The white-winged crossbill flight is historic, but perhaps not unexpected. Poor spruce cone crops in the western boreal forest, in part caused by fires, drove white-winged crossbills eastward this past summer, well east of Tadoussac into Maine, the Maritime Provinces, and even Newfoundland. As that crop runs out, the inflated number of crossbills in the East are on the move in search of their next meal. As Tyler Hoar predicted in this year’s Winter Finch Forecast, these birds are headed back west and perhaps south to better spruce crops in Central Ontario eastward to Newfoundland and southward into northern New York and New England, visiting traditional winter finch hotspots, and perhaps even further south.

It’s unclear how far white-winged crossbills will move out of the traditional finch hotspots. Despite large numbers flying by Tadoussac in 2006, those birds didn’t move far out of the boreal. This year’s birds didn’t seem to move far past Tadoussac either, Drainville said; despite being only a two hour drive southwest, Québec City birders didn’t observe nearly the same volume of crossbills on October 20th. Meanwhile, during the historic 2012-2013 irruption of white winged crossbills that brought birds as far south as North Carolina, Tadoussac counts reported just a few dozen birds per day, maxing at 156.

But anything is possible. The sheer volume of birds this year, combined with poor crops in the west, might still crowd some crossbills out of the forest and into surprising areas, such as conifer forests in central New York and southern New England or even plantings of ornamental spruce in towns and cities. White-winged crossbills are already moving southward west of the Great Lakes, and a birder observed one male white wing on the Long Island barrier beaches in late October of this year.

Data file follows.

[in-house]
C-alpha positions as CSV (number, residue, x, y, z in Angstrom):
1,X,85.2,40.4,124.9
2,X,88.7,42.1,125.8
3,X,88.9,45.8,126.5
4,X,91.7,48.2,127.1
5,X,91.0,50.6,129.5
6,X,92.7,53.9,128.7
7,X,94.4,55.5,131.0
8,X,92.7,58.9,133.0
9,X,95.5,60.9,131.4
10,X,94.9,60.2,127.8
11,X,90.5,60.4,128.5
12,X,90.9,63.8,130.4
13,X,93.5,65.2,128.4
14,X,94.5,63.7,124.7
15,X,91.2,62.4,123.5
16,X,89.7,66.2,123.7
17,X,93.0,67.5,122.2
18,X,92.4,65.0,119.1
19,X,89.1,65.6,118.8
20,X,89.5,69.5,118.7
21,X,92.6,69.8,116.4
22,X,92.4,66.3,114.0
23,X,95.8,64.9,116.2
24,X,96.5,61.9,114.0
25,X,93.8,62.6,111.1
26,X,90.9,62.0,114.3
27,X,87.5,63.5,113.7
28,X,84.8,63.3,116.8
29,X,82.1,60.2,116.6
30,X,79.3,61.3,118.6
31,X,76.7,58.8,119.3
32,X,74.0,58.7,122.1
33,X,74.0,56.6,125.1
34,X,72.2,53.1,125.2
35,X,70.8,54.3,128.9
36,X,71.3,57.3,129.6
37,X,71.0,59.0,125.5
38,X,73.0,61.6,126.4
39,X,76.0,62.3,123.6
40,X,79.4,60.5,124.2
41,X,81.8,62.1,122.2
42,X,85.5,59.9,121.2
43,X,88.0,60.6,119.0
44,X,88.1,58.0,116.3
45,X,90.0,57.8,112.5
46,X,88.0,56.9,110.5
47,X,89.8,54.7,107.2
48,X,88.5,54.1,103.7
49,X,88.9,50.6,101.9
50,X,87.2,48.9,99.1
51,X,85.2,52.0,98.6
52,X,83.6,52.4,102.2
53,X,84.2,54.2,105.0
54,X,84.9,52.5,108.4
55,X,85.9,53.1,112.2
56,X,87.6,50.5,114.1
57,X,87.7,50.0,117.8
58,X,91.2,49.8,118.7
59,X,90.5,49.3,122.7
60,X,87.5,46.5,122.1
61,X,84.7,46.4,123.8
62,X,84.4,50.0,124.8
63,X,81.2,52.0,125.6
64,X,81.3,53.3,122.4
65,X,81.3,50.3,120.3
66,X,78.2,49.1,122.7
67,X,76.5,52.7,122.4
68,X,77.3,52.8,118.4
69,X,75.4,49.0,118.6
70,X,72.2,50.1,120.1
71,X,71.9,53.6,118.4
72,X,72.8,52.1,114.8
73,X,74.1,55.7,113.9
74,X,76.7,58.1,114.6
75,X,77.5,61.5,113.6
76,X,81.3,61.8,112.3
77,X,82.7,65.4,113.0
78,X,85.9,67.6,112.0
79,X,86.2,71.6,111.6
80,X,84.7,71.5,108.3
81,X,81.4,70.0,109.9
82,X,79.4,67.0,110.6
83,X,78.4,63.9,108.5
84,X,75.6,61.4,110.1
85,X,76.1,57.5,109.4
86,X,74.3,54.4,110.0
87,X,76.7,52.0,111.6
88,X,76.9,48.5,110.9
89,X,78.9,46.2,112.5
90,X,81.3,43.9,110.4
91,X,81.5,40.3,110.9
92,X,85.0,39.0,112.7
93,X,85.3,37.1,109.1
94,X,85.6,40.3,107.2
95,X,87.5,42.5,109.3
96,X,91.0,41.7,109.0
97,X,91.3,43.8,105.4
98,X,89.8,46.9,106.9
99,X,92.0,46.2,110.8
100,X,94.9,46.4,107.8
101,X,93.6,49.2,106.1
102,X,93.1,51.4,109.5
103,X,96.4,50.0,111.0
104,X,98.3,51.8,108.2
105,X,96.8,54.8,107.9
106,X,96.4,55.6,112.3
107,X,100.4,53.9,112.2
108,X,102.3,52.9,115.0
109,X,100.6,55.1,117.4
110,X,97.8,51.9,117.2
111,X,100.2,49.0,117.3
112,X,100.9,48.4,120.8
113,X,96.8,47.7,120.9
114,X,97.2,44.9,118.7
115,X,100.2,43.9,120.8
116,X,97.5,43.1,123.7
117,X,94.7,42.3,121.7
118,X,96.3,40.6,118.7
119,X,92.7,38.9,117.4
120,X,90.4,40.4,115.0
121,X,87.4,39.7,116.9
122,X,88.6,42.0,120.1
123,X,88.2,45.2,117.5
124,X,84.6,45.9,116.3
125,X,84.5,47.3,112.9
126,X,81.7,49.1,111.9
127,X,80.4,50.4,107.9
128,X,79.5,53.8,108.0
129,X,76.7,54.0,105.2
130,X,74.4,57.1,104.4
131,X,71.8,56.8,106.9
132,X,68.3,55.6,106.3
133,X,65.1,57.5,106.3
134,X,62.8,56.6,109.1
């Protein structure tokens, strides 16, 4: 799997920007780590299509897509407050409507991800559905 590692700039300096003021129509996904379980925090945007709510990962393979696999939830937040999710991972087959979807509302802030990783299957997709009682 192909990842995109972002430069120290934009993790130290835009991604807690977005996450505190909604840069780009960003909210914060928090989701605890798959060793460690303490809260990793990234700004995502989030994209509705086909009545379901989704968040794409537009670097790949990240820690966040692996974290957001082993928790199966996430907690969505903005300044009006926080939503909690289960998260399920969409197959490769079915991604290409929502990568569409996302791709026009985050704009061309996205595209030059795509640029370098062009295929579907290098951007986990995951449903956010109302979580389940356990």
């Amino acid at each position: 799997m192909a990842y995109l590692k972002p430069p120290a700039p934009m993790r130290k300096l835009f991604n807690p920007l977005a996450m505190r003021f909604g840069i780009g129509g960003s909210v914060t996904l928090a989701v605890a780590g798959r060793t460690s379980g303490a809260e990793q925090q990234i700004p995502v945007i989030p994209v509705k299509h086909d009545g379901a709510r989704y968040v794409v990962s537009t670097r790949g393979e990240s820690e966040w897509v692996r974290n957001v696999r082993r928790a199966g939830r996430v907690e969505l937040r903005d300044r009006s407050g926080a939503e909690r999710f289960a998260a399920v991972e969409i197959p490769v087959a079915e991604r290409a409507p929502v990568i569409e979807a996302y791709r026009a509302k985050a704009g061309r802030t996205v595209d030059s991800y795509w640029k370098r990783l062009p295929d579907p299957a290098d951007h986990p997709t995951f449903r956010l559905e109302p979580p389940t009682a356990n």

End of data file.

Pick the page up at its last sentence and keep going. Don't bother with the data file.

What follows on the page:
The faucet of white-winged crossbills has slowed at Tadoussac, but Drainville is still counting dozens, and sometimes hundreds of white winged crossbills in a day. Another finch is beginning to take its place—common redpoll numbers have started increasing, and on November 1, over 11,000 common redpolls flew past the dunes. How far south these birds will travel is again a mystery.

Other surprising birds are showing up as well. Despite bumper mountain ash crops, Drainville tallied 427 Bohemian waxwings and 308 pine grosbeaks on Monday, October 25—perhaps a reflection of a good breeding season from these birds. And birders across North America have by now heard of the apparent white-crested elaenia, a mega-rare South American vagrant, which ended up in a Tadoussac mist net on October 26

Still, for us finch fans, Drainville’s October 20th count has solidified itself permanently in bird lore. Most of us will forever remain jealous that we couldn’t see 23,000+ white-winged crossbills in one day. 

FiRN is a nonprofit, and has been granted 501c3 status. FiRN is committed to researching and protecting these birds and other threatened finch species like the Evening Grosbeak and Rosy-finches, and if you have been enjoying all the blogs and identifying of Red Crossbill call types, redpoll subspecies and green morph Pine Siskins FiRN has helped with the past year, please think about supporting our efforts and making a small donation at the donate link below.

Leave a Reply